Blank said an alternate source of funding would be seeking a grant under Housing and Urban Development’s Community Development Block Grant.

“If this option is more attractive, we urge the mayor and council to take appropriate steps towards allocating finds from the next CDBG budget,” Blank said.

Councilman John Brown, D-3rd Ward, said he and the mayor made a request of the city’s grant writer to seek either governmental or private grants to pay for a city planner. Brown agrees there should be an effort to get the city’s community development department to seek grants to hire a city planner.

Franklin said the amount of money the city has been getting from CDBG funds also has been shrinking.

“It is getting to the point where we will have to subsidize some of the CDBG programs,” he said.

Brown also suggested the administration look among its current employees to see if there is someone whose job can be adjusted to do some strategic planning.

“The city also can seek help from some of its partners to do strategic planning,” Brown said.

Franklin is looking to bring in others to help.

“We have discussed with Ron Cunningham with Trumbull Neighborhood Partnership, and with city workers, such as John May, who have city planning background,” Franklin said.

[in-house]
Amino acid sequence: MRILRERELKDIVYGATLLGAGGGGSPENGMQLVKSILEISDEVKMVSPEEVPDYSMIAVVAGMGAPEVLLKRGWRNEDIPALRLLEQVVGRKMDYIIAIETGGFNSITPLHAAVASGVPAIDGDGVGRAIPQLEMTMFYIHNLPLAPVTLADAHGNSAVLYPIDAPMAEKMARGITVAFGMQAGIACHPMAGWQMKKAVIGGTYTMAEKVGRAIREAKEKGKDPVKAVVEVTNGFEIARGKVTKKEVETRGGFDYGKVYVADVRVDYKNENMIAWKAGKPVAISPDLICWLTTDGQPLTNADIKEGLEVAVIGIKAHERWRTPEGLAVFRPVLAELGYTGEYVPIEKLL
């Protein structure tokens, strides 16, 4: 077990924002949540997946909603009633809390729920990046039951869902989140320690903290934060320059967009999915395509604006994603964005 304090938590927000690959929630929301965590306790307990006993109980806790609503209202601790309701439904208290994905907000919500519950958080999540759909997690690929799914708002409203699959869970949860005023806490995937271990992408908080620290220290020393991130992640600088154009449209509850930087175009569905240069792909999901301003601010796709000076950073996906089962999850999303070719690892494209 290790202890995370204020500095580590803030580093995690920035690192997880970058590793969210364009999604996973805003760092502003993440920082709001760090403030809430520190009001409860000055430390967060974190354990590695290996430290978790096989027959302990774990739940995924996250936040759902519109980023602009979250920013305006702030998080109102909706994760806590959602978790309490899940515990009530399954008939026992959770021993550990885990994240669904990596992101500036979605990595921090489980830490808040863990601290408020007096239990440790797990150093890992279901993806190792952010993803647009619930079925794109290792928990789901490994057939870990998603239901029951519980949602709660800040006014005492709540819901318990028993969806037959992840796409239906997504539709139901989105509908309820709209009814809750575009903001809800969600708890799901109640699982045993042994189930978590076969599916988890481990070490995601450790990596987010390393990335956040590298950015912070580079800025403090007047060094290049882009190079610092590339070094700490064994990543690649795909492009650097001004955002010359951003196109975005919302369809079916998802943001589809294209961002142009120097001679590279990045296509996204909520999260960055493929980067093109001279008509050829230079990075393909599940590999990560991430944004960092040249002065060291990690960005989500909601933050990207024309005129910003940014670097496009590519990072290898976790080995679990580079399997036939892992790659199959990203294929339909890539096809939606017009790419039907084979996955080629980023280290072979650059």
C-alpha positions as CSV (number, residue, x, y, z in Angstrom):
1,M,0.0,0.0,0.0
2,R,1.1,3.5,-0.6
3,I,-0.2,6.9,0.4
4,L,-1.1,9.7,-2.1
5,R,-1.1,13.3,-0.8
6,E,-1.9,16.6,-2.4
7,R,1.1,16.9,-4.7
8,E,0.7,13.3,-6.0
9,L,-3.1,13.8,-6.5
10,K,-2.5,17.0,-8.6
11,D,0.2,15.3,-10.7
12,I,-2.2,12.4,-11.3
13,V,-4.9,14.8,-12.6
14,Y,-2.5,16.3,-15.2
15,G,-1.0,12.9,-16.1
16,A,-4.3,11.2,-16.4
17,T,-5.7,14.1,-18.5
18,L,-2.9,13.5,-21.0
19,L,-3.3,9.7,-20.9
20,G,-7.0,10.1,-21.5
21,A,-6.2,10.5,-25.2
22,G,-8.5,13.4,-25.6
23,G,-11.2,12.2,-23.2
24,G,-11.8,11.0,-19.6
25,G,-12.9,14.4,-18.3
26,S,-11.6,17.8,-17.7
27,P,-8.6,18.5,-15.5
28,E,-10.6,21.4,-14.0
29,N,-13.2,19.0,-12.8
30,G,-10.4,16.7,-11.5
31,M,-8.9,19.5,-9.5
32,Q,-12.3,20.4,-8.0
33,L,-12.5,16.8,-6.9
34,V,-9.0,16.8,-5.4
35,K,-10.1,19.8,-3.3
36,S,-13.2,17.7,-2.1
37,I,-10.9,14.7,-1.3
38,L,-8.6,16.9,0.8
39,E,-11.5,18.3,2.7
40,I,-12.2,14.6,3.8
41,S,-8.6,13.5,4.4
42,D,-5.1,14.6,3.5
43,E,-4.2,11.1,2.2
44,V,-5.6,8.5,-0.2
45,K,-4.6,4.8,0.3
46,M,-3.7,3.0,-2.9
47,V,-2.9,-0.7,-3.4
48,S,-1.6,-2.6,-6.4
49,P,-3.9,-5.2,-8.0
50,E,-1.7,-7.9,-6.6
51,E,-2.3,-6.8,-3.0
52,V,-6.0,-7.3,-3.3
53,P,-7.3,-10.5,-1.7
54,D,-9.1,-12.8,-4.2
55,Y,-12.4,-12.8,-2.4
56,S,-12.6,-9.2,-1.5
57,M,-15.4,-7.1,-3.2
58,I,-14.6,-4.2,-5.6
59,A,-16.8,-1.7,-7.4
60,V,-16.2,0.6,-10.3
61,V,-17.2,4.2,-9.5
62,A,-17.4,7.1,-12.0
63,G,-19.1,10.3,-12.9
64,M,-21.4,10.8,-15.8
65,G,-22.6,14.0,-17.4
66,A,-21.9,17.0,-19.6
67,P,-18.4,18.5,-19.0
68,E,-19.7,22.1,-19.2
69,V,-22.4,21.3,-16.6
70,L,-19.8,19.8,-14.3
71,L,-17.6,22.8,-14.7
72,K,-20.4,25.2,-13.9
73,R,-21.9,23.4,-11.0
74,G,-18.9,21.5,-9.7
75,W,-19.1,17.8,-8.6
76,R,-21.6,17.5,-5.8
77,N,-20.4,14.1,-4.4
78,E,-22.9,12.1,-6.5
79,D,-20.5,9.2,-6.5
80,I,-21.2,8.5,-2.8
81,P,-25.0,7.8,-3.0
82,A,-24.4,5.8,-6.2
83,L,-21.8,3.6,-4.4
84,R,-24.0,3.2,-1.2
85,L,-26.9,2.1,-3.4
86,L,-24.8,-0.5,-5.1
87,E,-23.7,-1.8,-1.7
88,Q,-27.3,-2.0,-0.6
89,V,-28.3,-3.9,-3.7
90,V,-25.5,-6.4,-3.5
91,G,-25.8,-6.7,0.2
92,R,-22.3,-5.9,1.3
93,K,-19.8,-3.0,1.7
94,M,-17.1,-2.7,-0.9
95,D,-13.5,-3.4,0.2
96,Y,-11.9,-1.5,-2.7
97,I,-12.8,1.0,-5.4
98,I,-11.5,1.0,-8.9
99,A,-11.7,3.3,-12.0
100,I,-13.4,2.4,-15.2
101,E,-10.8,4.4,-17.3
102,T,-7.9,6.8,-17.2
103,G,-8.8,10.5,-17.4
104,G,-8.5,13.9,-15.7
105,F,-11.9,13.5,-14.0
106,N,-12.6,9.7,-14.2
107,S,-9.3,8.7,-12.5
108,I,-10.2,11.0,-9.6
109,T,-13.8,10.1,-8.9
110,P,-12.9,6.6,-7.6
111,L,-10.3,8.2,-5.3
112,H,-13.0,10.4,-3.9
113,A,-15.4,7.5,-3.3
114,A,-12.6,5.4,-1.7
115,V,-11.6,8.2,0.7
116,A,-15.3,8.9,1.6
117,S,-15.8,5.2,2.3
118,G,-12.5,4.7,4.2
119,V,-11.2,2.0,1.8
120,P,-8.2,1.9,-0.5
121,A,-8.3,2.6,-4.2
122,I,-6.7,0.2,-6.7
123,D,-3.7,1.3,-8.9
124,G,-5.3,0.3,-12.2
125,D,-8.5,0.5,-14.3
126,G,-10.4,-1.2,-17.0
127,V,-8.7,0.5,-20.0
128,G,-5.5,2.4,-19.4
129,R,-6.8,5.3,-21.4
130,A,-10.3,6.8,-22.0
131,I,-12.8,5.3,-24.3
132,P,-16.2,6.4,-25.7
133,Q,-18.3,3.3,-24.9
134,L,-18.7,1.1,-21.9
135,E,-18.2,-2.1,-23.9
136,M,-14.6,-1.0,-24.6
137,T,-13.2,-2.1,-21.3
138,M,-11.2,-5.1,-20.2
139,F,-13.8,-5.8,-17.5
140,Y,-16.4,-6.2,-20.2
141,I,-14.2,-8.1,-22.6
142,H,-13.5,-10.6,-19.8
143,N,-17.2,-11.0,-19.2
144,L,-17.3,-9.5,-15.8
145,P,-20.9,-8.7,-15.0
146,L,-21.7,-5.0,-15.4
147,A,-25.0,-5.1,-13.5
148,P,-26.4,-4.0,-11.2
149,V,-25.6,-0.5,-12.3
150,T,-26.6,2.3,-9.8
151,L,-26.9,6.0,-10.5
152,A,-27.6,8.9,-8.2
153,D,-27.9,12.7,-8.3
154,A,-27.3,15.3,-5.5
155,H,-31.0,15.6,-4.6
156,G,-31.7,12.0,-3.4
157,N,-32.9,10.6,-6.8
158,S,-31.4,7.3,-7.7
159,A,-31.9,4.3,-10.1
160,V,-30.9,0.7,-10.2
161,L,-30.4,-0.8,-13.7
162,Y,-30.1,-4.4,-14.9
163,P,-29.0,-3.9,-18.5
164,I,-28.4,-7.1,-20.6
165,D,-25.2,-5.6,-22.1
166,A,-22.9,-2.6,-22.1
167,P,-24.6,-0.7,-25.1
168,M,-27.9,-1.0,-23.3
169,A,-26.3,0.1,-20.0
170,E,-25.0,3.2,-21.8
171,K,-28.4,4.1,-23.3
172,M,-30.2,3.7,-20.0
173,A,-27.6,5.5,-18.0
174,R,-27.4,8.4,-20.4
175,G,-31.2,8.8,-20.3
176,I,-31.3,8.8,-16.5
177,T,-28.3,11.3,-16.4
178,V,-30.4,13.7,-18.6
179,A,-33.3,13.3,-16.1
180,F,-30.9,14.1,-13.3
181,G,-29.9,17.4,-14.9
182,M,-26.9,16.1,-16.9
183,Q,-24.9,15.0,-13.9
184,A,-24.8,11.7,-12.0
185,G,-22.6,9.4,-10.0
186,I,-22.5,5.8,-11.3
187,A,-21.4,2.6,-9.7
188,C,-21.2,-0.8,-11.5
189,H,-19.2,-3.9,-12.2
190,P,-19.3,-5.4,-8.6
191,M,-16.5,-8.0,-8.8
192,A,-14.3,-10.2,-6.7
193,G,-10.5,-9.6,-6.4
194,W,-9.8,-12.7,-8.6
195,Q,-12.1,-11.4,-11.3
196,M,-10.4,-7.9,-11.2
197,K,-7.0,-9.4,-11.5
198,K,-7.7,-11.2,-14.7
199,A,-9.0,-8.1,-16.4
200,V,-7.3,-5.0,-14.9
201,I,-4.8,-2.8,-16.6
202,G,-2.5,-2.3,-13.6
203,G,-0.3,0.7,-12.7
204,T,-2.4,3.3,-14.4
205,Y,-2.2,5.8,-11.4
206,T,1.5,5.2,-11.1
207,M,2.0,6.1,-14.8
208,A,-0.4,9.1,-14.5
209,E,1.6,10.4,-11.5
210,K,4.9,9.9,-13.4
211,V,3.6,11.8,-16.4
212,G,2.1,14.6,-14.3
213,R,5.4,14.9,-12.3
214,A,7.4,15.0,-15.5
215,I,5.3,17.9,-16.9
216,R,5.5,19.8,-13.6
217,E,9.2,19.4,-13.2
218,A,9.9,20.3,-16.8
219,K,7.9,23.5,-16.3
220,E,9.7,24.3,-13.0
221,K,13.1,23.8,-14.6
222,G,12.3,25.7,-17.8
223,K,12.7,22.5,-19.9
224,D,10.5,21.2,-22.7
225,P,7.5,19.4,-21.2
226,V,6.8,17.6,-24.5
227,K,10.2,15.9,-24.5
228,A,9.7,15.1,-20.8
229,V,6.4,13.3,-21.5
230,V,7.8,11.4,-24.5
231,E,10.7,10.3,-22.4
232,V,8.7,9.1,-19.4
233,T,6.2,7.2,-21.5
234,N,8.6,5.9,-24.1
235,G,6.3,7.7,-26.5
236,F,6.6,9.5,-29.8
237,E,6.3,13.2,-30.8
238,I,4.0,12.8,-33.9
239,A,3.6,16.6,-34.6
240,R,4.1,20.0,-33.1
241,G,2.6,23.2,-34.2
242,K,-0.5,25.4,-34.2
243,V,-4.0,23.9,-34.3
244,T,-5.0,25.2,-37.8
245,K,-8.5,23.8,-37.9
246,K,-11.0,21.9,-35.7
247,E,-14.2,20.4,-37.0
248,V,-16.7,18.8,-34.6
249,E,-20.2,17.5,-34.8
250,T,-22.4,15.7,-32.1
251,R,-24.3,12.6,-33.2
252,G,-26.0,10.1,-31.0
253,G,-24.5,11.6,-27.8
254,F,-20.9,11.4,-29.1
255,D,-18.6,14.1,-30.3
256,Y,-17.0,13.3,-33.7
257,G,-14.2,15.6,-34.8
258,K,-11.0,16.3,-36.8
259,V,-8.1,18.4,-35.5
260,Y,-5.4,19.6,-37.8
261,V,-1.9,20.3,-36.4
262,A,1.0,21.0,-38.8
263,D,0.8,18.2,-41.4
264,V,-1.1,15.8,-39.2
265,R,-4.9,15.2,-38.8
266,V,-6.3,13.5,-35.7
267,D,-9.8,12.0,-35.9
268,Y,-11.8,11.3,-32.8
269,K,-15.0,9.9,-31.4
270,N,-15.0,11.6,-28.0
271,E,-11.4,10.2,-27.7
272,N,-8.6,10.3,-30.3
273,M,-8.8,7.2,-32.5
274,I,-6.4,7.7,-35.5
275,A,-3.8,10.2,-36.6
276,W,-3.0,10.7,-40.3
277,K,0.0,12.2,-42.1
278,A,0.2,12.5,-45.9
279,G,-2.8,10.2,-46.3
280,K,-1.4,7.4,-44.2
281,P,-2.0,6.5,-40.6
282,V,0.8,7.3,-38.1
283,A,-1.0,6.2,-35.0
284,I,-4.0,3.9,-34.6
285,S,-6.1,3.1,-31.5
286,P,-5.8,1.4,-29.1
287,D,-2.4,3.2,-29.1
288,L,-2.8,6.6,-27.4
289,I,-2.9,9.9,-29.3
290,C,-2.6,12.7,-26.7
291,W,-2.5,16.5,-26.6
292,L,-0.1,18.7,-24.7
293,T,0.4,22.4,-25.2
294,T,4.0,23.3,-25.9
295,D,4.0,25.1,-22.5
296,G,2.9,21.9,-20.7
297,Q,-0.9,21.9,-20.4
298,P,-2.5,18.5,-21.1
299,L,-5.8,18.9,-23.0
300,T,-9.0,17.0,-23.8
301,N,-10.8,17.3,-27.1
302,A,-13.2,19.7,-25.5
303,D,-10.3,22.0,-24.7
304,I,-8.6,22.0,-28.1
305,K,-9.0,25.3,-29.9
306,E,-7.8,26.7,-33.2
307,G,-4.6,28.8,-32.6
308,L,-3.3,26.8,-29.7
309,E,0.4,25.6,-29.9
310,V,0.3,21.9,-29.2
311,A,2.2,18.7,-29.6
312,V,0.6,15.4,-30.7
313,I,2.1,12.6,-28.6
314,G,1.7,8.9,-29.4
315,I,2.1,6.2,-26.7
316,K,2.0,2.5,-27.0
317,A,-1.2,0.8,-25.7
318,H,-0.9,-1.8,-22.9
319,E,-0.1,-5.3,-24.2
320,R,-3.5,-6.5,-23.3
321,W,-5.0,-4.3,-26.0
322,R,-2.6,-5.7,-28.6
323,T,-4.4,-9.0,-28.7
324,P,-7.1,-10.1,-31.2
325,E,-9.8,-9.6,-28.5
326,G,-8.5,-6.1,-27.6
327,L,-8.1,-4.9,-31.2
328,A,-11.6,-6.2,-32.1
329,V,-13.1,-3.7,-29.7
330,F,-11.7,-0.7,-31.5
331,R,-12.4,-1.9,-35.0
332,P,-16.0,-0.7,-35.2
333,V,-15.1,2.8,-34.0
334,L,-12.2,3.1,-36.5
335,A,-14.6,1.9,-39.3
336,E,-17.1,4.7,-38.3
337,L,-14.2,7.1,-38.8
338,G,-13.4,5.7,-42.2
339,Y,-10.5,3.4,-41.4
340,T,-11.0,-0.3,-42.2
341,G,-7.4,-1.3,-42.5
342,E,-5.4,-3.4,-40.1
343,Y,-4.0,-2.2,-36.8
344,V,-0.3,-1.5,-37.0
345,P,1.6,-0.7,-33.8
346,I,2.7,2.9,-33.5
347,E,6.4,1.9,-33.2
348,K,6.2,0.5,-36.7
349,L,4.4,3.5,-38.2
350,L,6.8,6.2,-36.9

Councilman Greg Bartholomew, D-4th Ward, said he believes the city eventually should, and eventually will, hire a planner, but says working with a group like Trumbull Neighborhood Partnership would be acceptable in the meantime.

“It worked when George Piscsalko was here (as planning and zoning coordinator of Trumbull Neighborhood Partnership),” Bartholomew said. “He was doing a lot of the planning in spite of the fact that it was not his job to do so.”

Bartholomew is concerned whether longtime city employees would follow the orders of someone not hired by the city.



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Community garage sale


garage-saleThe Central City Neighborhood Association will be hosting a fund raiser garage sale tomorrow (Saturday April 5) from 10:00 am- 2:00 pm at 575 Atlantic St. N.E. between Paige and Olive. The property is owned by the Trumbull County Land Reutilization Corporation (The Land Bank) and all proceeds will be used to fund Central City neighborhood projects throughout the summer months. Large appliances, antiques, books and household items will be for sale.